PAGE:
I Think People Are Cheating

There’s not a whole lot you can do about golfing Pinocchios.

People are always writing in to the Rules Guy at golf.com with their rules questions. Only in golf do you see the players asking for clarification. You don’t see it with football, basketball, or baseball. Those rules are pretty widely understood. But if someone asked you how to play golf, have you ever thought about how you would respond? Really! What would you tell them?

The fact of the matter is that golf dishes out its very own brand of confusion every day out on its field of play: the golf course. That’s why I love these “letters to the editor.” Here is the most recent edition:

Rules Guy: I Think Some Club Members Are Cheating
By Rules Guy

Dear Rules Guy:
Many high-handicap golfers play alone at my club during the week and always seem to win easily during weekend competitions. I suspect they’re entering false scores. When a golfer plays alone, must those scores count for handicapping purposes? — Mark, via email

Sam Snead said to never gamble with a stranger, who he defined as anyone you haven’t played with at least a dozen times. A wise man, the Slammer. The unfortunate truth is, some players are going to fib about their scores, as these Pinocchios may well be doing at your club— and there’s not a whole lot you can do about it. But I have some good news for you. The USGA Handicap System is being updated for 2016, and playing alone will be considered an unacceptable score for handicap posting. Handicaps are also subject to peer review, meaning that it’s up to a club’s handicap committee to determine if a player’s index accurately reflects his or her potential. So if a player consistently posts suspiciously lower scores in competitions, your club’s handicap committee has the authority to adjust that player’s index to reflect his or her current ability.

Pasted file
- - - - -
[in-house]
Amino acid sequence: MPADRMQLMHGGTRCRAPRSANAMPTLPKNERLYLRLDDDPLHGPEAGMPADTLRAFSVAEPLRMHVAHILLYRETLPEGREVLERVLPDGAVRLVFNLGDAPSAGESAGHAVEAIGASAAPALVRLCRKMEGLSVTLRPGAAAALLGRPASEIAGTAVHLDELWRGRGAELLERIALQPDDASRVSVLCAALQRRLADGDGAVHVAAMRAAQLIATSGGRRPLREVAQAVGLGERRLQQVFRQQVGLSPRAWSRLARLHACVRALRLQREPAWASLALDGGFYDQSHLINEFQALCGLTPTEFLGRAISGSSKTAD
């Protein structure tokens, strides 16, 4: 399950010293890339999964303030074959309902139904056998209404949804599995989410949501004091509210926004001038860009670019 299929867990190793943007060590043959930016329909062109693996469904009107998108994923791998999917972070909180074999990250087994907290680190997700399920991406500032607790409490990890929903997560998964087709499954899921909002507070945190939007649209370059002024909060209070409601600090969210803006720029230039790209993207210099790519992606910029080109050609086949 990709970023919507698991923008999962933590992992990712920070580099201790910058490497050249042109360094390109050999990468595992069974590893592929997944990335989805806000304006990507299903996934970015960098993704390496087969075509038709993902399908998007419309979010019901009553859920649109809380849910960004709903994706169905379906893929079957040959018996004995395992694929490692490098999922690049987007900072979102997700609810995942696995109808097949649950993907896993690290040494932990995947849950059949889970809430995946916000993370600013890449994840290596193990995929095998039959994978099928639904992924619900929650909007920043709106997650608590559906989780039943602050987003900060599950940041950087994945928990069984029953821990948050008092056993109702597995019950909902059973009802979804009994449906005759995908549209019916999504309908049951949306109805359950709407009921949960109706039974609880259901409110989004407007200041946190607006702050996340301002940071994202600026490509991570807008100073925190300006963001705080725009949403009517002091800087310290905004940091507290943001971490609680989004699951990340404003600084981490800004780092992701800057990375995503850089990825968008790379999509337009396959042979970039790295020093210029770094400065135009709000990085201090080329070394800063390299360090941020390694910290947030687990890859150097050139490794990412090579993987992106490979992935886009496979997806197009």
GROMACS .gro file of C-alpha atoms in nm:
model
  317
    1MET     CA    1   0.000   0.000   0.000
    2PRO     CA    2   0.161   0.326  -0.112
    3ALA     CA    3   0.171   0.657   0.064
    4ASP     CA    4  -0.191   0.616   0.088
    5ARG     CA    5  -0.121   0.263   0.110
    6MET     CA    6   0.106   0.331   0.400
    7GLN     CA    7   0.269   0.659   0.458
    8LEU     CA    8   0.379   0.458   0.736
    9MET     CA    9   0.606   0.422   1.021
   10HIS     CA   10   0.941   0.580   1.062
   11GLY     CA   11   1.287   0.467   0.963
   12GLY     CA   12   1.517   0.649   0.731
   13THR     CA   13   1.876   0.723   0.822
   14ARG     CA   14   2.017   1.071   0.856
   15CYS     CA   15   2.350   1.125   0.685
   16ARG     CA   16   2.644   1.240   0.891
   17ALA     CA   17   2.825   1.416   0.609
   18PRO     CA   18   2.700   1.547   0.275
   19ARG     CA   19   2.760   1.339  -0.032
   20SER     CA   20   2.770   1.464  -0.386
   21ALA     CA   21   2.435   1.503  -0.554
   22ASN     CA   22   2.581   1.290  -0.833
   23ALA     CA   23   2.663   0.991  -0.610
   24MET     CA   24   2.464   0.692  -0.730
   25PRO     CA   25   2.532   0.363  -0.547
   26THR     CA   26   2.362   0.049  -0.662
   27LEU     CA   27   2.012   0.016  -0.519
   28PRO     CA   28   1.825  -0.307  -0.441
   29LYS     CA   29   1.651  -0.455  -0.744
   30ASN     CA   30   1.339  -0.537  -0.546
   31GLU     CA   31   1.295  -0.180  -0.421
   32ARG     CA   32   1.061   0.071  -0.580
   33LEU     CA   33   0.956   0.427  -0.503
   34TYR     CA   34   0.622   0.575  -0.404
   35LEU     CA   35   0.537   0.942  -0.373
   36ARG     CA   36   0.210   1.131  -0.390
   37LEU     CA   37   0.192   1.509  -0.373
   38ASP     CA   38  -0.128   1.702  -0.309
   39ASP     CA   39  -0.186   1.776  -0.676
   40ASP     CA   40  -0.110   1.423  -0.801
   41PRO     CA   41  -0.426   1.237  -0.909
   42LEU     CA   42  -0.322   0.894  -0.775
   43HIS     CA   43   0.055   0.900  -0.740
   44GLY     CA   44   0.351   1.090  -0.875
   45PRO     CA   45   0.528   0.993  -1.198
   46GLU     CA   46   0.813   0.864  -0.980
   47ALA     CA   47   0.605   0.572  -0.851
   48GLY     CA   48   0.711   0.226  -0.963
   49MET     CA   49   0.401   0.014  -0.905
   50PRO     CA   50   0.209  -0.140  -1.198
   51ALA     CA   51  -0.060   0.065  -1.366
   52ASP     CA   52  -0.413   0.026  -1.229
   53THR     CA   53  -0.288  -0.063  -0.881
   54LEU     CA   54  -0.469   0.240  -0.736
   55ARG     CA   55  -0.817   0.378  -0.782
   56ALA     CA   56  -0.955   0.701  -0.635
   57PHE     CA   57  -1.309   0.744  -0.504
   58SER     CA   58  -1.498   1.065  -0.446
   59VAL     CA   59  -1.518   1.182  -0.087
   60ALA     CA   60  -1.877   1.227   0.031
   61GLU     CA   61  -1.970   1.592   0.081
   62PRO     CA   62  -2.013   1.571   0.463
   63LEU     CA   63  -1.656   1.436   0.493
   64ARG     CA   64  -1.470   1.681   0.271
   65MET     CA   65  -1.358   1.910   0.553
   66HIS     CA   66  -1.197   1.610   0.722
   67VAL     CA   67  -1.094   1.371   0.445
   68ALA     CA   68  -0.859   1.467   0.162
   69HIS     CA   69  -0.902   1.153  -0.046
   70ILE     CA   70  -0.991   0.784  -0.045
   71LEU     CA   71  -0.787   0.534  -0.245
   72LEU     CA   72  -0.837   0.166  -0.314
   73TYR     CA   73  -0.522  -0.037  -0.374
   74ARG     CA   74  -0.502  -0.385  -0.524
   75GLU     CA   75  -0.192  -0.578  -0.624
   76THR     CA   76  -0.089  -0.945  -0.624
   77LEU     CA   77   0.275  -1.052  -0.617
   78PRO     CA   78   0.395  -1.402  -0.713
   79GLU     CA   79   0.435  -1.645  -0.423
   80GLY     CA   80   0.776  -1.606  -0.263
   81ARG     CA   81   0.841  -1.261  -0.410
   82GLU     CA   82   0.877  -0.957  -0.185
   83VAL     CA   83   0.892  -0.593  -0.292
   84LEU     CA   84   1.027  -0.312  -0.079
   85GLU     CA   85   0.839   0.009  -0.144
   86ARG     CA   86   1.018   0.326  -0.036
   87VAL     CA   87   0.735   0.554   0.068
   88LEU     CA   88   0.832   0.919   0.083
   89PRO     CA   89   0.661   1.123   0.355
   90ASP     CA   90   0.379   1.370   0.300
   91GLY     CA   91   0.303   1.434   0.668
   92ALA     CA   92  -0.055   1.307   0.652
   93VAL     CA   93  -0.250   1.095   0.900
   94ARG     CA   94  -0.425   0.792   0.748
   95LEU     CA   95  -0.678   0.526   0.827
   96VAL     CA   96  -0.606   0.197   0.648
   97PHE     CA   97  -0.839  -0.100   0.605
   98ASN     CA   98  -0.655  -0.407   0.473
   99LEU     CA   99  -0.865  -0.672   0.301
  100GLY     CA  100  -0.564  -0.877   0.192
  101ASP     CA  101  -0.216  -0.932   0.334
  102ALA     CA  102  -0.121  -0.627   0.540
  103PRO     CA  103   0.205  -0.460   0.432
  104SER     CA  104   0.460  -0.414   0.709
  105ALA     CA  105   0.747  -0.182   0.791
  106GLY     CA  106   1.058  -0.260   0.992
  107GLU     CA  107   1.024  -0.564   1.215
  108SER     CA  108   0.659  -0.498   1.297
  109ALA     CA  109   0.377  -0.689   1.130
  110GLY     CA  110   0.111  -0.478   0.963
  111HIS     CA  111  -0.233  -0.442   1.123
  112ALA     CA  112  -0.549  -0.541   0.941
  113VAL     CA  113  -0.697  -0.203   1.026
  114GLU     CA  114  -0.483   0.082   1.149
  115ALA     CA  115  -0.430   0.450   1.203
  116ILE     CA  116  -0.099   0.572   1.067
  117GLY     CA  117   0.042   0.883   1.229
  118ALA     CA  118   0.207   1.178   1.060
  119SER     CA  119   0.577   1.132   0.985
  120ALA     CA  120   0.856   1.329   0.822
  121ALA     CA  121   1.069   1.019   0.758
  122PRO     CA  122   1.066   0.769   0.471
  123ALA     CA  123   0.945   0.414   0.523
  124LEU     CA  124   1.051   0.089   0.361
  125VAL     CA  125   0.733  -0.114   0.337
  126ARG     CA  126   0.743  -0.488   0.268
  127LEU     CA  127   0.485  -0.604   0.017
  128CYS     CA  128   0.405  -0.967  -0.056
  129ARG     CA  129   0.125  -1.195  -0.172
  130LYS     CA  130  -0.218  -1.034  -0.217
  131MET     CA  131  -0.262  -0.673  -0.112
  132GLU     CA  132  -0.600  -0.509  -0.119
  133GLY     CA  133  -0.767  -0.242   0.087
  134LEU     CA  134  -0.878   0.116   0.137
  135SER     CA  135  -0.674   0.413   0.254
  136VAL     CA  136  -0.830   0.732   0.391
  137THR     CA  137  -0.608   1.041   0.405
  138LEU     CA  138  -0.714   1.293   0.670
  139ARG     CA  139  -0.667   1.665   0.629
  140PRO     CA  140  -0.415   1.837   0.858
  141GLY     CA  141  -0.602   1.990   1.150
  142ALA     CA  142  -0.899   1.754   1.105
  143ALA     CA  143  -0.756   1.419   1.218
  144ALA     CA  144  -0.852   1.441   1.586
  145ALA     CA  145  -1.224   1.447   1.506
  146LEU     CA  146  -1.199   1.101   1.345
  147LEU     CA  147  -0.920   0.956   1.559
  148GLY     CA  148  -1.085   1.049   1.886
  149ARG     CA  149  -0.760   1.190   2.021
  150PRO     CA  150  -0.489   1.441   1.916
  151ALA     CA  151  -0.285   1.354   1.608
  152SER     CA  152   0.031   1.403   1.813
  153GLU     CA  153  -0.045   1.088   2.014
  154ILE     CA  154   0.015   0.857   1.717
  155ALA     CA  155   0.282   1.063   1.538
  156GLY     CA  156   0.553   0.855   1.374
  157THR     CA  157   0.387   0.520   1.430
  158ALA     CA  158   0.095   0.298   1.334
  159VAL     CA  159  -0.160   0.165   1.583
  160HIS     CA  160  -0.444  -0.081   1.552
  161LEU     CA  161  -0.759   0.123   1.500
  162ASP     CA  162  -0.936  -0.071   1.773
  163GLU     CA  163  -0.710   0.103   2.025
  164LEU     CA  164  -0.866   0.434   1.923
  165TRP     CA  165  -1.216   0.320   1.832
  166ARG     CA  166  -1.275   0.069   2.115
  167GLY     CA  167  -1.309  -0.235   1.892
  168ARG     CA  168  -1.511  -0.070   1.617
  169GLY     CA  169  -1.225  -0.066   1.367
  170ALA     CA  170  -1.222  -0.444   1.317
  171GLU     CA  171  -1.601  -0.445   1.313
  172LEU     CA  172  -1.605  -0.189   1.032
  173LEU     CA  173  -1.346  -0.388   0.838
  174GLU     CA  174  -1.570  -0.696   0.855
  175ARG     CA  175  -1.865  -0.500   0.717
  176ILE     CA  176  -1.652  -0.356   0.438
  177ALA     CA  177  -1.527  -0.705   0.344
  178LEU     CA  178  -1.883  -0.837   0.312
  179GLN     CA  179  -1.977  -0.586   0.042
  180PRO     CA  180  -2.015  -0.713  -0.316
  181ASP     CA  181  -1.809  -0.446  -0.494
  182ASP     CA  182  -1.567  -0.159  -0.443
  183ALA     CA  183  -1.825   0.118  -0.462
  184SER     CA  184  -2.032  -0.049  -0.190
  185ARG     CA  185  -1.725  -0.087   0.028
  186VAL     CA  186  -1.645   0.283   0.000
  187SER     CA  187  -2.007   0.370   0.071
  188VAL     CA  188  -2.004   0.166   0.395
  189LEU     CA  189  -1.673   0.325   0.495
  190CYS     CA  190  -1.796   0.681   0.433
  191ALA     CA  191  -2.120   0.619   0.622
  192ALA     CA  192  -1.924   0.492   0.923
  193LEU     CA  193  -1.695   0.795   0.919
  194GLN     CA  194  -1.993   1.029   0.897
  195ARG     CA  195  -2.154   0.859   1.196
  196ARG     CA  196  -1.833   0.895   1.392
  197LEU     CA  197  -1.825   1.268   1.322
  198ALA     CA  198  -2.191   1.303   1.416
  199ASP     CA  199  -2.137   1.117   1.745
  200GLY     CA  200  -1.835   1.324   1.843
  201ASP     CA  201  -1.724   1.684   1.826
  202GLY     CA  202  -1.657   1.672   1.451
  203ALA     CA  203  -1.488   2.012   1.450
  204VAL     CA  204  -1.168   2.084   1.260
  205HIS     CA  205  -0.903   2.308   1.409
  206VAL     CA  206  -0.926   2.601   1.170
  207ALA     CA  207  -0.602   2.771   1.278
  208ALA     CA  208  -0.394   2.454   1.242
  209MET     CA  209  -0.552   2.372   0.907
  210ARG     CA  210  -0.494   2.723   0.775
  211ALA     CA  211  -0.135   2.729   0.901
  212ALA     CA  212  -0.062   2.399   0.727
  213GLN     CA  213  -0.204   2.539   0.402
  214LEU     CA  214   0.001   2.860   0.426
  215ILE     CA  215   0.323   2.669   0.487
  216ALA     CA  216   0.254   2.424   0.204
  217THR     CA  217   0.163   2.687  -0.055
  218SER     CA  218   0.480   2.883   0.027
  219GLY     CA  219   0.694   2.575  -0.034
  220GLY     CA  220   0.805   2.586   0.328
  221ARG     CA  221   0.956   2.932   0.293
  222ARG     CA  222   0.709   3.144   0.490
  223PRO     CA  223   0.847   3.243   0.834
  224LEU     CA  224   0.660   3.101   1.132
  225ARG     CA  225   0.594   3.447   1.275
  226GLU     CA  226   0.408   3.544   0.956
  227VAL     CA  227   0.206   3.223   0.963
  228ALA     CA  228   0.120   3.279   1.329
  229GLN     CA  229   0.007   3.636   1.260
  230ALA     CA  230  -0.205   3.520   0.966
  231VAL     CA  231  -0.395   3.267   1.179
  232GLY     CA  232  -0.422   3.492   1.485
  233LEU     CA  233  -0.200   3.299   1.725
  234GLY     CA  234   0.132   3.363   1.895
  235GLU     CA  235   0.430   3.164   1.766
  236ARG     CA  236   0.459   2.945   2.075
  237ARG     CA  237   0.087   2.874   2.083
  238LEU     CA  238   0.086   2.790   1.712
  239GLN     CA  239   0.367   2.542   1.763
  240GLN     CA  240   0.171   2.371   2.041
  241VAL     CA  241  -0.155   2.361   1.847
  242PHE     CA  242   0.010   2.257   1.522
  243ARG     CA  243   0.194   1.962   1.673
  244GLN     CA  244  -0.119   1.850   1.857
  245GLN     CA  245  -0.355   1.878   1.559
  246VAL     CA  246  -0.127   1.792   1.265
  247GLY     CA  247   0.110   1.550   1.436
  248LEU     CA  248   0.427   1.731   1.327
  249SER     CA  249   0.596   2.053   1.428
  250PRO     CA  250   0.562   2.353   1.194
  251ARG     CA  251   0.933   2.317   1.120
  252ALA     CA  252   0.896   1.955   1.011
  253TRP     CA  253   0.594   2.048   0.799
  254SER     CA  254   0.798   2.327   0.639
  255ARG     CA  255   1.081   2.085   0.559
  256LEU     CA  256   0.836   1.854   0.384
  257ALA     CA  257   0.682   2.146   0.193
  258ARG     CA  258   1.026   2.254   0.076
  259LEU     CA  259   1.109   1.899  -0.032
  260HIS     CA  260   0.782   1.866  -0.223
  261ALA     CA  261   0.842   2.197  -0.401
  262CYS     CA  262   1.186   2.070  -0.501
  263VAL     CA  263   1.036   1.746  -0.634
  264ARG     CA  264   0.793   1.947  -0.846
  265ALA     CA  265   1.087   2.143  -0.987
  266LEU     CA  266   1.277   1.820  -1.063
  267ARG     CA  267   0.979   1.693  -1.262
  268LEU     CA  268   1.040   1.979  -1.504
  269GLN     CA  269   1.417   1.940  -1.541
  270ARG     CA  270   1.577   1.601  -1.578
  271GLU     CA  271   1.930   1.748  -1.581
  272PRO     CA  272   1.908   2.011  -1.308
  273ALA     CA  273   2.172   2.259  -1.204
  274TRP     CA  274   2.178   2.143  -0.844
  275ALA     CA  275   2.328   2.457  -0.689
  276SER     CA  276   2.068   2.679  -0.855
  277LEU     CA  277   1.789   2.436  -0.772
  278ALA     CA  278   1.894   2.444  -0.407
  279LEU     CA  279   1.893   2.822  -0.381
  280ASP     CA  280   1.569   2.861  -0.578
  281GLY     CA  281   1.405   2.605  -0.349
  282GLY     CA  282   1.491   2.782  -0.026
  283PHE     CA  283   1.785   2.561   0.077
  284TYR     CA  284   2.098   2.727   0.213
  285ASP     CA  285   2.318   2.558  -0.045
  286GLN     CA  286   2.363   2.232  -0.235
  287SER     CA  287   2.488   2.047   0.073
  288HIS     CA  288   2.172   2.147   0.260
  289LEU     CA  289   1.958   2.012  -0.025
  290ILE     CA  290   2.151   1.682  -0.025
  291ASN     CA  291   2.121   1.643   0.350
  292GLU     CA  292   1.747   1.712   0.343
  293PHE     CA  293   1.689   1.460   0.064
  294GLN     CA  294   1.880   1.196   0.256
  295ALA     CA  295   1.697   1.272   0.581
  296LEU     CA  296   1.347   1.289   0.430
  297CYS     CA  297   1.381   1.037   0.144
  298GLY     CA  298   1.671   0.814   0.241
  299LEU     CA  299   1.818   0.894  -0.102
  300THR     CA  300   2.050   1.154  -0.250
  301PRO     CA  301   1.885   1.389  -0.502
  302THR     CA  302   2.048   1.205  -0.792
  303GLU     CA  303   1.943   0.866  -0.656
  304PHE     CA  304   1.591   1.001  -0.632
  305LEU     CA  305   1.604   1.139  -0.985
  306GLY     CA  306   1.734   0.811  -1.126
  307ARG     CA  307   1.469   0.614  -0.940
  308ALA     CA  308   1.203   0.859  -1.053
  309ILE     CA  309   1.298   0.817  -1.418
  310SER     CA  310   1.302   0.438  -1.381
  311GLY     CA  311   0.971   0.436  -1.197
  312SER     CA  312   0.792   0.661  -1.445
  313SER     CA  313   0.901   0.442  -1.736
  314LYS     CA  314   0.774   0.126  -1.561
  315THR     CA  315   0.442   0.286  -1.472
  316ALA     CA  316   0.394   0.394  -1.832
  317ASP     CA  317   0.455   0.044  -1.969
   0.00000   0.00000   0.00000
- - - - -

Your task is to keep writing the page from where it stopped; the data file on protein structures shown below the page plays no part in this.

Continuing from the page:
When you mark
If you didn’t cause your marker to move, you can estimate where it was and replace your ball without penalty.

Question, Rules Man:
I marked my 40-foot birdie putt with an old penny, then pulled the flag for one of my playing partners. But when it was my turn, I couldn’t find the mark, and after five minutes I gave up the search. I should have been penalized, right? — Thomas, Charlotte

Well, aren’t you a doubting Thomas. Actually, a lost marker isn’t the same as a lost ball. If you didn’t cause the marker to move, you can just estimate where the penny was and replace your ball (no closer to the hole) without penalty. If you did cause it to move, however, it’s a one-stroke penalty.

Hey Rules Guru:
I have a tricky one for you. My buddy hit his tee shot on a par-3 into the woods. He took a provisional and knocked it to two inches! As his group got close to the green, a playing partner of his spotted a ball in the bushes. My friend declined to identify that ball because he wanted to play the second ball, which was a tap-in bogey. Was what he did legal? — Pete, via email

In short: No. Once a player hits a provisional, the Rules don’t require him to look for his original ball. However, according to Decision 27-2c/2, if the ball may have been found, even accidentally, then it can’t be ignored. (Your friend’s refusal to identify his ball could result in disqualification, per Decision 27/13.) And if said ball is his, any other strokes made with the provisional would equate to playing the wrong ball, which carries a penalty of loss of hole in match play or two strokes in stroke play. Now, had your pal not declared a provisional and taken the stroke-and-distance penalty on the tee, his kick-in bogey would be A-OK.

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